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    BPA: Anti-Science Politicians In California Again
    By Hank Campbell | September 2nd 2011 12:17 PM | 2 comments | Print | E-mail | Track Comments
    About Hank

    I'm the founder of Science 2.0®.

    A wise man once said Darwin had the greatest idea anyone ever had. Others may prefer Newton or Archimedes...

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    Every ramp-up to every election since blogging has been in existence has seen the blogosphere explode with the usual 'Republicans are anti-science' hype while whitewashing Democrats who do the same thing.

    This year is no different, though they feel legitimized because an anti-Republican pundit at the (shock) New York Times agrees - if Republican politicians are just as religious as Democrats (and they are) the Republicans must be irrational, so vote for higher taxes.

    Well, I agree - not about taxes, about politicians being irrational.  Scientists can change their minds but politicians rarely do.  When Steven Chu became Energy Secretary, for example, he was an anti-CO2 zealot but since that time climate scientists have discovered there are multiple drivers in climate and weather and Chu has embraced the Keystone XL pipeline, which will make oil cheaper and better for the environment due to less import footprints - that's good for poor people and for mitigating the power of terrorist-exporting dictatorships, which are things both sides agree on.

    So progressives have seen the light on one anti-science position; that any green energy is worth throwing money at - but as soon as one bit of crackpottery dies another takes its place.  That brings us to BPA.  If you read environmentalist activist hysteria about bisphenol A (BPA) it's killing babies.   You're not in favor of dead babies, right?

    There's no truth to that at all but the California State Senate has approved a ban on baby bottles and sippy cups that contain BPA anyway, in some sort of crazed precautionary principle haze. Surely, because the California State Senate is overwhelmingly progressive and therefore are rational and love science, a prestigious governmental science-based advisory board somewhere, anywhere, found that BPA is harmful, right?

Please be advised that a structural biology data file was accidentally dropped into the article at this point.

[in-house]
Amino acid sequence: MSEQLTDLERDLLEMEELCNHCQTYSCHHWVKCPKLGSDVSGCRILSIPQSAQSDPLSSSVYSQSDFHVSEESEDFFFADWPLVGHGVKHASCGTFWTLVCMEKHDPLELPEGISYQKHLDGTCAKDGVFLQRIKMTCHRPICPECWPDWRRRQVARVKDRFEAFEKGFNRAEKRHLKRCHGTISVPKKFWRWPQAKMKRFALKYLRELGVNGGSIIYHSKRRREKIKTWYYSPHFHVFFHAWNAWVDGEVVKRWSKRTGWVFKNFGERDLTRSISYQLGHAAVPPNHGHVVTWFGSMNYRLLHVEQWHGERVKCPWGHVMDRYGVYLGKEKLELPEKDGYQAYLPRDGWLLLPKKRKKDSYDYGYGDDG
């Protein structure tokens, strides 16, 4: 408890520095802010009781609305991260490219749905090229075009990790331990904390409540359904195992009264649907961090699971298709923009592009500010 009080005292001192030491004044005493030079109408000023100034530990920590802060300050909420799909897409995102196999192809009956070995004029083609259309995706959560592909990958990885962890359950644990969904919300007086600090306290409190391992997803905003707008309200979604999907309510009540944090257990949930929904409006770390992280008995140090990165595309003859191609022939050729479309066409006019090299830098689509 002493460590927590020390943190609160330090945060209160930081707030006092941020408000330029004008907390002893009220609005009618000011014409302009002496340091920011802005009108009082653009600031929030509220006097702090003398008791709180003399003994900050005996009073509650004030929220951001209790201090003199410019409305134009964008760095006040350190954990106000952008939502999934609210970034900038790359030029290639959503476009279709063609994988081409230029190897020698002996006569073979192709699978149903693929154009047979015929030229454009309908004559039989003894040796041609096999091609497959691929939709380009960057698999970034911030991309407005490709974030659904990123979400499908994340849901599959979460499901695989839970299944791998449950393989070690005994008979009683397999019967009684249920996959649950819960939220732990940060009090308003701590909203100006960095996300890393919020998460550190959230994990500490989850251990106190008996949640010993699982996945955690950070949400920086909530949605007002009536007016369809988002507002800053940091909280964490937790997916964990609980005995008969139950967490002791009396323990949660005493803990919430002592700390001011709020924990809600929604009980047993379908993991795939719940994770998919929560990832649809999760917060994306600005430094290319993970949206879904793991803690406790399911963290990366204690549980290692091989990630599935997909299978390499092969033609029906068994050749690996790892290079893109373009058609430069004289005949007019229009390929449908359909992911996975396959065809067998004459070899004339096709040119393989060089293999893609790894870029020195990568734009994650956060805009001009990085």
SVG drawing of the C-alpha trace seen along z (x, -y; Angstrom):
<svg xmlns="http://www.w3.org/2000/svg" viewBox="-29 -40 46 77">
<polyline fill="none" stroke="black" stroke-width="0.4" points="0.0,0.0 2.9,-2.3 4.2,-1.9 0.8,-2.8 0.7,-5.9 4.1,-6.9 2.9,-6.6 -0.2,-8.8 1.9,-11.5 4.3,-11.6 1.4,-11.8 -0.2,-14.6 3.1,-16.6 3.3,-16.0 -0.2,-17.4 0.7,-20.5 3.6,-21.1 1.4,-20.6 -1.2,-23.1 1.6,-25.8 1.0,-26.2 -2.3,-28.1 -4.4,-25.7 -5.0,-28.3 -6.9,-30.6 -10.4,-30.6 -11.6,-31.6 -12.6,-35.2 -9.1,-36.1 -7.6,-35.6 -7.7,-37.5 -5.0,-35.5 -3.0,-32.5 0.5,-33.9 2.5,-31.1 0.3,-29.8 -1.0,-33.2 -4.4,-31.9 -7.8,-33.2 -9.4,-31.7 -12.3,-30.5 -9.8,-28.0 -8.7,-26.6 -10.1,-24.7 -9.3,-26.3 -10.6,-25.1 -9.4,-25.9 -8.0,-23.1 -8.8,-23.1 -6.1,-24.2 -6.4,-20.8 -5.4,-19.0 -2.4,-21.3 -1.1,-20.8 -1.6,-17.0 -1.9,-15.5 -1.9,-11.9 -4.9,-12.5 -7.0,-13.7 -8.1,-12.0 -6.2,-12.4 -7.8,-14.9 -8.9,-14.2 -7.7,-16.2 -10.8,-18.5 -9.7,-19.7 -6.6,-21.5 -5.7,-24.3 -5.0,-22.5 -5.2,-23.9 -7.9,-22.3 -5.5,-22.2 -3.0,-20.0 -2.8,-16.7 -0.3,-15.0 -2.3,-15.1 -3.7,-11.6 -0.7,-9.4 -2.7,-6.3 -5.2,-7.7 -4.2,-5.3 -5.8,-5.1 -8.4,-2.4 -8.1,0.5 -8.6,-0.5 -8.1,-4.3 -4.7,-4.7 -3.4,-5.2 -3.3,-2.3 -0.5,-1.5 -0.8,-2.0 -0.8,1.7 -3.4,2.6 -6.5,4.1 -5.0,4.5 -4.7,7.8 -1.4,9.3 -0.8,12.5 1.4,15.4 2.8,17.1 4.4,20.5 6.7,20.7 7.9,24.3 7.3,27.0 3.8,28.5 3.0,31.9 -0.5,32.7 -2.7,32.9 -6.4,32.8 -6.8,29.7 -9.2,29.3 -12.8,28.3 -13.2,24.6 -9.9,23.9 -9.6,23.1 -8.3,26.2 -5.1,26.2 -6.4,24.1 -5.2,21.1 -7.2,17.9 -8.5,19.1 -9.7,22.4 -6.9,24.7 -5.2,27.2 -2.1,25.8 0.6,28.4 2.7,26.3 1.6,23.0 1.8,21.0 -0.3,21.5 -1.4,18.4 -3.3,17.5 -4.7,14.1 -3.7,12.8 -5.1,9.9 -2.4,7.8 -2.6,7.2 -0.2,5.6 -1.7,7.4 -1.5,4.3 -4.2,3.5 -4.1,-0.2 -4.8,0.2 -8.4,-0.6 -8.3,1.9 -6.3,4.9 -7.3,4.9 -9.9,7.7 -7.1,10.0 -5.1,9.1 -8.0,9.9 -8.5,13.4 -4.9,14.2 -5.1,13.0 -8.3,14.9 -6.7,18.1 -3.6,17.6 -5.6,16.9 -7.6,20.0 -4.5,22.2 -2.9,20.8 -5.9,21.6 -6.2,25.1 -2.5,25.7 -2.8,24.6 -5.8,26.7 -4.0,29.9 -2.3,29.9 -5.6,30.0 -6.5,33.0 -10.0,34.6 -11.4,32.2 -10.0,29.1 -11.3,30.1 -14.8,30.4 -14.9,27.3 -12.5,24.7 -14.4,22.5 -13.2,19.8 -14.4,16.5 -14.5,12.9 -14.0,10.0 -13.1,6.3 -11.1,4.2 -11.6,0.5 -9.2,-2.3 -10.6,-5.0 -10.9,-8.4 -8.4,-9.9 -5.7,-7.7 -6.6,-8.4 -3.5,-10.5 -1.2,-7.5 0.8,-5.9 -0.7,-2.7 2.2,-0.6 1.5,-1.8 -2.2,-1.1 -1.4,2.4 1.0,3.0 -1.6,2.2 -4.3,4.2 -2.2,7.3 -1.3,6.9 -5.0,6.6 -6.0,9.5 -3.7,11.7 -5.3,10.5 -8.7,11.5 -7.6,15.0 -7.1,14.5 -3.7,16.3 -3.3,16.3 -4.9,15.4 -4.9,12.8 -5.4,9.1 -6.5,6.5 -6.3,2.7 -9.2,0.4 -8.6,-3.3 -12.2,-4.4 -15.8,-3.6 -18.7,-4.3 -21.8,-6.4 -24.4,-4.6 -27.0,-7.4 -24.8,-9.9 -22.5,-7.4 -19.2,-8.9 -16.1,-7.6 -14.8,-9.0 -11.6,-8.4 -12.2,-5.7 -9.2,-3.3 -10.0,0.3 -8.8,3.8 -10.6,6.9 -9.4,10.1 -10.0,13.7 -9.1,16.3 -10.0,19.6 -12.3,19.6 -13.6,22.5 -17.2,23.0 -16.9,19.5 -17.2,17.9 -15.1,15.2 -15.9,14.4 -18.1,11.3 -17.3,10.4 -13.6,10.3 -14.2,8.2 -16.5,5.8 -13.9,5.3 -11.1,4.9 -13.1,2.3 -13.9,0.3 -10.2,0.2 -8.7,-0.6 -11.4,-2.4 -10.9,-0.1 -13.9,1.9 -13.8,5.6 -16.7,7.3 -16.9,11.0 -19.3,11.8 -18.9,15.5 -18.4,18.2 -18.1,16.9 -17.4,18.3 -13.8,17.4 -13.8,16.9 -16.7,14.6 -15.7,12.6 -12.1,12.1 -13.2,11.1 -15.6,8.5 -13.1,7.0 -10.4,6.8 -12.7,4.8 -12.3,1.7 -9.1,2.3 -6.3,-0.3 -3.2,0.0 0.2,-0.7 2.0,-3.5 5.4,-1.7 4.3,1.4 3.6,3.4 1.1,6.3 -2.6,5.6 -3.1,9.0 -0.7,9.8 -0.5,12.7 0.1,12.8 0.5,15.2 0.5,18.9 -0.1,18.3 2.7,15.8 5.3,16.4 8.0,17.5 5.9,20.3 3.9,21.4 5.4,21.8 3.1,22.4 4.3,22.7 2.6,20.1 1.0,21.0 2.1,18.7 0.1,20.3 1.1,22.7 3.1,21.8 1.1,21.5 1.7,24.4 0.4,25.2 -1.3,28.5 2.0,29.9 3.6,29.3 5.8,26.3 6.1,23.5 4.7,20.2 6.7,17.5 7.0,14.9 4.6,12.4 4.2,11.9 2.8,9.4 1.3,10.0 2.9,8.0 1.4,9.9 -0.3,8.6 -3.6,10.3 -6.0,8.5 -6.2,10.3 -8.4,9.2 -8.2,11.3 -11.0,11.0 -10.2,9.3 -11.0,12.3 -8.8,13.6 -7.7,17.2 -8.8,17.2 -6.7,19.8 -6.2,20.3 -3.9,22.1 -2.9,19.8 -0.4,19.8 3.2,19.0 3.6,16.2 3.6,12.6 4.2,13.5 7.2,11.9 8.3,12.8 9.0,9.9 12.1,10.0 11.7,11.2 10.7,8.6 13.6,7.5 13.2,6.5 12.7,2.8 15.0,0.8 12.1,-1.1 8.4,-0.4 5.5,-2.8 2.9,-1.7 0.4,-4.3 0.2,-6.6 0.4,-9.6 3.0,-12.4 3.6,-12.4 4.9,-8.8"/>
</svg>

No, none, but Greenpeace says it is.  If they're qualified to write IPCC reports, they're qualified to use scare tactics to get donations from concerned mothers.   And they have other advocacy groups like Environmental Working Group doing junk 'gotcha' studies with tiny samples that have convinced journalists who need something to write about to do good works (instead of, you know, journalism) by banning BPA.

    Anti-science mentalities go both ways.  If you don't believe it, I know how you vote.

    It isn't ethically or intellectually more superior to believe an old guy created the universe than it is to believe vaccines cause Autism, yet those are clearly anti-science beliefs that skew right and left.  How many bloggers or NY Times editorials complain Democrats are anti-science due to a lot of Democrats being anti-vaccine?  If Texas Gov. Rick Perry endorses banning BPA using his awesome scientific method, is he still anti-science or is he suddenly as smart as Democrats in California?  If their claim is we should be conservative and ban BPA because we don't know it is safe, well, that is downright ironic.

    The FDA has not issued tighter restrictions on BPA because they looked at the data.  Nor has WHO, for the same reason.   Environmental advocates contend that Evil Industry can't be trusted to do research (yet Greenpeace can) but no taxpayer-financed research has found concerns with BPA either.

    Instead, activist groups are using the same approach progressives criticized when the US Chamber of Commerce thwarted regulatory responses to climate change. It's also the modus operandi for anti-vaccine crusaders.

    Scientists and doctors have fought back against junk science from the left, even if bloggers will not.  FDA’s Principle Deputy Commissioner Josh Sharfstein said last year, "The FDA does support the use of bottles with BPA because the benefit of nutrition outweighs the potential risk of BPA."

    Let's end progressive 'chemophobia' and scare mongering.   Let's stand up for science, even if anti-science junk is being propagated by people who otherwise vote the right way.

    Comments

    FDA’s Principle Deputy Commissioner Josh Sharfstein said last year, "The FDA does support the use of bottles with BPA because the benefit of nutrition outweighs the potential risk of BPA.

    Pardon my ignorance, but what are the nutritional benefits of using bottles with BPA as opposed to other kind of bottles? Is BPA considered to be some kind of nutrition supplement now?

    Hank
    Actually, it is considered an additive because it lines cans, containers, etc.   The problem with irrationally replacing something with no risk is it can be replaced out of necessity and rushing with something different, but not better.   MTBE, PBDEs, you name it, when some irrational group gets a politicians ear about change and the media hypes it up, the problem gets worse.

    Breast feeding a baby is best but not all mothers can do that so the alternative is bottles and stuff in cans and those can be harmful if they are not lined.

    BPA is under constant study because exposure is so prevalent and it is difficult to know what impacts a tiny body - but he is saying he recognizes that without BPA kids are exposed to much worse.